That evening, she sat by the dim light of her flashlight, decobbing corn. Peju sat next to her, bent, scratching the dirt floor with a broomstick. The silence carried dull tunes in it. Only sounds of corn grains falling into the bowl on the ground made noise.
In this quiet, Peju suddenly spoke;
Seyi looked at her younger sister, pausing her activity for a while.
Peju's face was small. Small, but grieving, and hurt, and weak. She turned her head towards her elder sister and asked. A small question, but deep.
"What happens now?"
The question hit her painfully in the chest. Of course, the young ones understood. They knew that things were going to be extremely difficult from then on. But still, she felt hurt. The least she could do was to assure the little girl. But how could she, when she was lost herself?
"What happens next?" She echoed but with some more courage in her voice than her sister's young, wavering tone.
"Nothing happens, Peju. Nothing happens." She said as if trying to convince herself.
"You, Bolu, and Timi will go to school." She said lovingly.
"But what about you?" Peju asked.
"Me?" Seyi said, straining to add ease to her tone. How quickly had she grown up! Now, she could feel how it felt, why, and in what way parents often lied to their children to assure them.
She felt the need to protect these children, sacrifice for them. Mama was still alive but she also felt like their mother now. Their second mother. And she would care for them as such.
So, she said; "I'll be fine." "I'll be very fine. We'll all be fine."
"Do you know what to do?" Peju asked innocently.
Seyi choked inside, but she said; "Of course. Of course, I know what to do. Things are settled. Don't you worry."
And she buried herself in the dry corn cobs again. It was sad to know she lied to the little girl.
But she felt it was more of an assurance, motivation. For the child, but in some way, mostly for herself. She prayed hard, wishing what she had told Peju was true. Did she know what she would do? Did she have any idea what the way would be? She only knew how the path must appear- rough, tough, and unsteady, but not the route she had to take. But she had to think, a step, make a plan. At least, for the sake of her siblings. For the sake of them.
She didn't need a soothsayer... It was glaring, obvious, real... Things had changed and she was at the center of it all, her life decisions will shape the lives of her younger siblings. She knew now, how lucky someone who had people to lean on was. Even if the person bore heavy burdens, he had someone to ask for advice, to find motivation from, to source strength, and draw hope. But it was she now, who had to do everything.
The new semester was to begin in two weeks. Seyi knew that she ought to prepare for school. There were tons of things to finish up. But she also knew that there was no leaving, especially with the problems at hand.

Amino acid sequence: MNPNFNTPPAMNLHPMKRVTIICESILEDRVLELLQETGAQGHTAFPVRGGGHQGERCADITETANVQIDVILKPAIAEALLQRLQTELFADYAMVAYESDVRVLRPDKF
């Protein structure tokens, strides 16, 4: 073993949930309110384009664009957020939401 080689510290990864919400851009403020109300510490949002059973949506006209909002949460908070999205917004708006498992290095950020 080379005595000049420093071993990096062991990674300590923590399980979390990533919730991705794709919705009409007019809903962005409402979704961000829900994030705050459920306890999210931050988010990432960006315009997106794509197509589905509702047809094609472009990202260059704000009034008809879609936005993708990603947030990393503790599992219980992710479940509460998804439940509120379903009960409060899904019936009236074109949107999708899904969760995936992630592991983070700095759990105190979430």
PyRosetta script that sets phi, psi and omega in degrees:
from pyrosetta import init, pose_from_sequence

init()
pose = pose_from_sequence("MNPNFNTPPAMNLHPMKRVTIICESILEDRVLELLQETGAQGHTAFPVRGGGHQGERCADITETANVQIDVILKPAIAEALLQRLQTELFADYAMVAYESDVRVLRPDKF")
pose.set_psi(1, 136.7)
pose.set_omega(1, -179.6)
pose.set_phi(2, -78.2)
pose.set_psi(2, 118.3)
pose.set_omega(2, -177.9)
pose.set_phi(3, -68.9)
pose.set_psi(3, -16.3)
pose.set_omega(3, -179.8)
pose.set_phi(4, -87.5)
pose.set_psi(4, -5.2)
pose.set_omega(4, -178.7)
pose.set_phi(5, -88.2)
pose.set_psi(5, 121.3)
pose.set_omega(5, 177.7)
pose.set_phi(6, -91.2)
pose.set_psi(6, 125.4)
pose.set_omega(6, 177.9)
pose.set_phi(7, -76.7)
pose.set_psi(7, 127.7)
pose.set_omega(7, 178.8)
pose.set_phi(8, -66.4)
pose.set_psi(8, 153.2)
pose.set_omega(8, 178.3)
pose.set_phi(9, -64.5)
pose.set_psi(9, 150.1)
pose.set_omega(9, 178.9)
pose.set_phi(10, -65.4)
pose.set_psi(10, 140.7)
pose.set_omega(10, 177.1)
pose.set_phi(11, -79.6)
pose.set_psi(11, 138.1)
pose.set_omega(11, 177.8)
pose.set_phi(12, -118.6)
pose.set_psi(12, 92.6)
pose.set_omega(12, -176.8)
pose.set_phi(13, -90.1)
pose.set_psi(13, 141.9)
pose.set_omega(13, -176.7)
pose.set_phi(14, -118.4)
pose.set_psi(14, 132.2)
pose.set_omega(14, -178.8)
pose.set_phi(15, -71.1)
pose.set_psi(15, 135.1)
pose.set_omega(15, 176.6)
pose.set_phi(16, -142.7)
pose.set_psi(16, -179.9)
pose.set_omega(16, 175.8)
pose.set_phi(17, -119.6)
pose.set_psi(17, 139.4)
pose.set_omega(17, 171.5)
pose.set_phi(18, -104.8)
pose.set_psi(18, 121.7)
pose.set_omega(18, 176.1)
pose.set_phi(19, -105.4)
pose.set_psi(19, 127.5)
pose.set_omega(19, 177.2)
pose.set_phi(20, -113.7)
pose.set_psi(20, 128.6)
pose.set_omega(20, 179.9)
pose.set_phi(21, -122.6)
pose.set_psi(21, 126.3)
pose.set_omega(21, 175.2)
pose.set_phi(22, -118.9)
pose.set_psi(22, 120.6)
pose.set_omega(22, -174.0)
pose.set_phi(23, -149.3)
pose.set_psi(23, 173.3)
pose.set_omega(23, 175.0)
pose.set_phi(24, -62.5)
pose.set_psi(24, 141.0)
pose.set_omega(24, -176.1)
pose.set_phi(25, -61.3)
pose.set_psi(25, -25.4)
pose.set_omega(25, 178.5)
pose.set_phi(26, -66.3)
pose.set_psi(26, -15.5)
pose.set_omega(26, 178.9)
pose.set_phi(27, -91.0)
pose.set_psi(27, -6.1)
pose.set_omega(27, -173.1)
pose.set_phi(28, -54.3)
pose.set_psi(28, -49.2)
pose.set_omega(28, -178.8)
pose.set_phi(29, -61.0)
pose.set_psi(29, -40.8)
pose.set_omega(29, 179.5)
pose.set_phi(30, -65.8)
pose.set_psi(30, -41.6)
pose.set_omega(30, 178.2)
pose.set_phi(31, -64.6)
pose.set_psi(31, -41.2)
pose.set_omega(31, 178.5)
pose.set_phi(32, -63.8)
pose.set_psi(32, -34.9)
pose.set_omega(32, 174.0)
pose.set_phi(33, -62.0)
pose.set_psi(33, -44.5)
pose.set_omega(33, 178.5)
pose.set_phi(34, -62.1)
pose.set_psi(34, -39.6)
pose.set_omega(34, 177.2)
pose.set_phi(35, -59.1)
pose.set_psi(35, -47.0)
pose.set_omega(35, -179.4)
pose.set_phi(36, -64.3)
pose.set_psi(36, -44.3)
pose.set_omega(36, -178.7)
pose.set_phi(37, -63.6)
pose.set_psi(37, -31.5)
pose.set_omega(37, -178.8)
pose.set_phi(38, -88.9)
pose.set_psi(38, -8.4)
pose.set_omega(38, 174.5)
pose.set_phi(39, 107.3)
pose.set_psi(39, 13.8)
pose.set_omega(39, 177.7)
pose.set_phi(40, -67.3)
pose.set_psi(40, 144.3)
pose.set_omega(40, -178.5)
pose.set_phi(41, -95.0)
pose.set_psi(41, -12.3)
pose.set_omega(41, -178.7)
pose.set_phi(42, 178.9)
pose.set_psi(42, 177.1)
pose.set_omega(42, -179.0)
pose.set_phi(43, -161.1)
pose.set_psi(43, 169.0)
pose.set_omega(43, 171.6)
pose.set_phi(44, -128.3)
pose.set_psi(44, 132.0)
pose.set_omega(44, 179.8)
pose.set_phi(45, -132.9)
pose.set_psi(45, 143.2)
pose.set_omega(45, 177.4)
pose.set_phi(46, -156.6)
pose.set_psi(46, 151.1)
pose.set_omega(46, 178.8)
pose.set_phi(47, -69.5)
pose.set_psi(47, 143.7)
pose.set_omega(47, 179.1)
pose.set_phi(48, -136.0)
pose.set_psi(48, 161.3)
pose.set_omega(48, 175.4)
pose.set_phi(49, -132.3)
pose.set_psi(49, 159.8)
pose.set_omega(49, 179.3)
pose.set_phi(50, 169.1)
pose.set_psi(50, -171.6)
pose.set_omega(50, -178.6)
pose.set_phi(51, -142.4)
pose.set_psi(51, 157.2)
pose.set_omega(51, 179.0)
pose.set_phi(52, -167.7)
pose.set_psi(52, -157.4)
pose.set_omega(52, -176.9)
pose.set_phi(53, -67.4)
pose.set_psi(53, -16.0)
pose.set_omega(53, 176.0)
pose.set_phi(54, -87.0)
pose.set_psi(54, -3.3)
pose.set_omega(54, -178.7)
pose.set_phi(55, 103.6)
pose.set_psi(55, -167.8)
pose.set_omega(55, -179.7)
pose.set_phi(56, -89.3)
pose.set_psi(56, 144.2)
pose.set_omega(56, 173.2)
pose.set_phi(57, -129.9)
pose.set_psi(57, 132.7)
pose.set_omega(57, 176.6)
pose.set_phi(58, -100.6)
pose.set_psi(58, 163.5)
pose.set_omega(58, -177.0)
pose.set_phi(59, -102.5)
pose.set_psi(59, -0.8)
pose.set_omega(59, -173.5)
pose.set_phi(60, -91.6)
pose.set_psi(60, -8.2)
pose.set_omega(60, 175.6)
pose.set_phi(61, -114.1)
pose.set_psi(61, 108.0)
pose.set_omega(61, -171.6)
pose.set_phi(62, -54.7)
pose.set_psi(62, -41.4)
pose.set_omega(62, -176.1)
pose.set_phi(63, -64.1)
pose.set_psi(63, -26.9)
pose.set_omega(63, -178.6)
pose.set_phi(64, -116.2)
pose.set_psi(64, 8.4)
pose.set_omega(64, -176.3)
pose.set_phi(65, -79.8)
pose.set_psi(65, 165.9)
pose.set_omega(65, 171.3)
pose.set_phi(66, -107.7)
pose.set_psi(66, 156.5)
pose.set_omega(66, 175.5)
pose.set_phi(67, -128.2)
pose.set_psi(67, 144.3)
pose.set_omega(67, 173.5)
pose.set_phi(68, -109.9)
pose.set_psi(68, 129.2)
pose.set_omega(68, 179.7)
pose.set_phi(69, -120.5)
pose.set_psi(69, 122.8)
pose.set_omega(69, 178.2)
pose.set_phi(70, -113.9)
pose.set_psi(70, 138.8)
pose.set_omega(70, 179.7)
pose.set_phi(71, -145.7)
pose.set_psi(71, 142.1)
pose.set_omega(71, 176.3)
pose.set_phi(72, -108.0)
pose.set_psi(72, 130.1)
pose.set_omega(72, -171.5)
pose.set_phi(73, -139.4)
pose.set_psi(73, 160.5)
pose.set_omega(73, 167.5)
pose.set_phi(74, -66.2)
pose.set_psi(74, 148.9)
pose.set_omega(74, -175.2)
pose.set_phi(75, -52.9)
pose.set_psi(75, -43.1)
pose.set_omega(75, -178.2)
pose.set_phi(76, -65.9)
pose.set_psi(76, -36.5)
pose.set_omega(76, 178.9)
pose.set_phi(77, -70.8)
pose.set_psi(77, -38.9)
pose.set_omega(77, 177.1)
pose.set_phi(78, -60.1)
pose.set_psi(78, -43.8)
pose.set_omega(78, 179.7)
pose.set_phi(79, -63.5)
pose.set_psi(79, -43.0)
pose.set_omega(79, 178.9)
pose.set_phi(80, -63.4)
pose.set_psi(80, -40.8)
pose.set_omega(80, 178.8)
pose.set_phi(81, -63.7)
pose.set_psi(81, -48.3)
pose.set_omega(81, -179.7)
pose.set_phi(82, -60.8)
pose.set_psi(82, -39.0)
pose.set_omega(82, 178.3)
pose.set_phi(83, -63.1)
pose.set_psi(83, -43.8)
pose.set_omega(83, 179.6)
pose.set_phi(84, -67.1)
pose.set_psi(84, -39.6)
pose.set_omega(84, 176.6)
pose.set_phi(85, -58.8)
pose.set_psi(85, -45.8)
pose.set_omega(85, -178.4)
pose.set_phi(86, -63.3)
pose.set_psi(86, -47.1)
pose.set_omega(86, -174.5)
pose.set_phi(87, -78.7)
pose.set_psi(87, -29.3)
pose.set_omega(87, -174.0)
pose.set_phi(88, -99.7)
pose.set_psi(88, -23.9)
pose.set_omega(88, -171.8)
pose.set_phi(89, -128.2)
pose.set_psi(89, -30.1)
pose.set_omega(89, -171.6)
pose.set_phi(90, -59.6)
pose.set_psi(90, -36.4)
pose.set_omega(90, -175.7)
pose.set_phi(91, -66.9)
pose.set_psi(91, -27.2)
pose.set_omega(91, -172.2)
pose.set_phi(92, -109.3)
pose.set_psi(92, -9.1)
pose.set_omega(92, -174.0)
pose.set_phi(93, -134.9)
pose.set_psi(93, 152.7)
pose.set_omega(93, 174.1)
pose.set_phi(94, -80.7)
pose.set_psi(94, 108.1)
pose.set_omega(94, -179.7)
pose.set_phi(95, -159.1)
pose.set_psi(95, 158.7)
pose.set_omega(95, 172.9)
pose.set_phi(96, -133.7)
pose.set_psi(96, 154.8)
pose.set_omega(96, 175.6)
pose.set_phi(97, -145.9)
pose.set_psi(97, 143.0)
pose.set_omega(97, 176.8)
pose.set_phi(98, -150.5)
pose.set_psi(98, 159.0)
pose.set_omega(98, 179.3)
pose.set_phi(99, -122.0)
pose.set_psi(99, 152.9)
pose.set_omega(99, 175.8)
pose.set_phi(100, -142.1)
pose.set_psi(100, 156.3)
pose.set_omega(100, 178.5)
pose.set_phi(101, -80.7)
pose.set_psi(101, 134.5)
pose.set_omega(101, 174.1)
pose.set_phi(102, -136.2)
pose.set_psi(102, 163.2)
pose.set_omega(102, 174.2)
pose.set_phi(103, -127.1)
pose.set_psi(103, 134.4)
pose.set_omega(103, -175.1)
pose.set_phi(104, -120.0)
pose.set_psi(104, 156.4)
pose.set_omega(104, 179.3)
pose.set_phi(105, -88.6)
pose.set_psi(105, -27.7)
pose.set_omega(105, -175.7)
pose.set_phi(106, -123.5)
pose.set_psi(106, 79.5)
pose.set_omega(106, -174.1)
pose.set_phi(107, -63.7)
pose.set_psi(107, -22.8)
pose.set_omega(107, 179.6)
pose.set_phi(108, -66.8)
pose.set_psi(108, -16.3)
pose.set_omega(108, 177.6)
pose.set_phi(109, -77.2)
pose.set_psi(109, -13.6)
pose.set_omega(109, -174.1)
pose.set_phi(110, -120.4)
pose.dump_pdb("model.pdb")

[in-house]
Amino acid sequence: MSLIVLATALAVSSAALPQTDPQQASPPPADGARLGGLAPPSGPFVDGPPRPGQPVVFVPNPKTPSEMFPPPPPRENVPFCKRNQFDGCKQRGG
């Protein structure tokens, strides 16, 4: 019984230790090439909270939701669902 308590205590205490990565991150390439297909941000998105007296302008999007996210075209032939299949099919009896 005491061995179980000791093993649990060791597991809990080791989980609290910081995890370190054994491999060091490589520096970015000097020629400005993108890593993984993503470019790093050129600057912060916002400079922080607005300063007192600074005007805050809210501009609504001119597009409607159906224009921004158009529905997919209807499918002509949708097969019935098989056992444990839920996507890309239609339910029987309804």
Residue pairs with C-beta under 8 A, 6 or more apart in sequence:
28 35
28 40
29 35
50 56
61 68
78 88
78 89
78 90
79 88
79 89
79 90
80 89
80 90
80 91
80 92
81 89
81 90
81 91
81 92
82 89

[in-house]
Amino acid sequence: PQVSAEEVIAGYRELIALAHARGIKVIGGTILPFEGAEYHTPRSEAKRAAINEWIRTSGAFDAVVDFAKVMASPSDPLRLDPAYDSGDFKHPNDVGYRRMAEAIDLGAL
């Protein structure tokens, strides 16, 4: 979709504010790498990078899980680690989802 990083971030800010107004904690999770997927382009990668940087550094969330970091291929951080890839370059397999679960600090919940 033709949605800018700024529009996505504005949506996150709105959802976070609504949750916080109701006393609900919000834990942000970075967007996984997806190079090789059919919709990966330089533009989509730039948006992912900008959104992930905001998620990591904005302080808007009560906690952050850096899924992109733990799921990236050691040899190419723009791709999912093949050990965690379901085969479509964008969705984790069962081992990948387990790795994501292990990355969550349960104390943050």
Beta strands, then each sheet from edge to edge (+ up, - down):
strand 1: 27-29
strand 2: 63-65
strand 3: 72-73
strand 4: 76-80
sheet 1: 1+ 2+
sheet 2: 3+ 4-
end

"There would be no school for me yet, Màámi." She had said when her mother inquired about her resumption. The elderly lady, of course, objected to her daughter's skipping school.
"No. I'm not dropping out, ma. I just need time to get everything in place. I have to find the money."
"No, Màámi, you can't take a loan."
Five years ago, Seyi was in her second year in Senior Secondary School. There had been a seminar organized by the school. Four life coaches spoke that day, she remembered. Apart from that and the fact that they had been made to summarise the event as an English test, all she remembered was the final lecture of the second speaker. Not the whole lecture, just a phrase;
"Sometimes, all you need is determination, grit, and a strong will to survive."
Now, it seemed this had been for her. When Life gives you lemons, you make lemonade.
With this in mind, Seyi took a step, a leap of faith. A world depended on her now- the lives of three young children thrust prematurely at her. She began to take her decisions. And she was a survivor.
The complex was dark when Seyi reached there, but the shop was illuminated by led lamps.
About four young girls and a middle-aged woman were seated inside, all at work with sewing machines. A brief silence from an almost simultaneous pause of the working women greeted Seyi's arrival. As she walked silently in, the middle-aged woman rose from her position and met her midway into the working space.
"Seyitan." She called as if to ascertain the identity of the entrant although, she knew quite well who it was. It was just an impulsive action.
"Ma," She answered.
Seyi could feel the penetrating stares of her colleagues. Ex colleagues. She had come to inform her boss that she would be quitting. There was no funding. She could do something else sometime, but she had to work fully for her family now. She hoped the kind-hearted lady would understand.
"I'm quitting, ma." She said, without preamble.
The madam; Aunty Simi, didn't say anything. Instead, she looked at the young girl and asked;
"How is your mother?" Quietly.
Seyi's eyes brimmed slowly with tears at her boss' consideration.
"She's fine, ma."
"And how are you?"
"Managing." A lump formed in her throat now. Managing. She was barely surviving.
Aunty Simi paused for a while. The clattering of machines had resumed now, she pulled Seyi in a small corner of the room- the changing space.
"I had your things packed up for you," She said.
Seyi felt weak at the lady's kindness. She knew, of course. Aunty Simi knew that Seyi wouldn't be able to attend the workshop anymore, and she had discreetly put her things together. Guilt and grief tugged at Seyi's heart. But she had made up her mind. It's for the best.
"I'm so sorry ma..."
"No, no, no. Of course not. I understand, my dear. May the Lord be with you. " The madam said kindly.
"Thanks, ma." She curtseyed to greet her boss farewell.
And turning back, she never returned.
Next Episode: 04 - Thrown a new path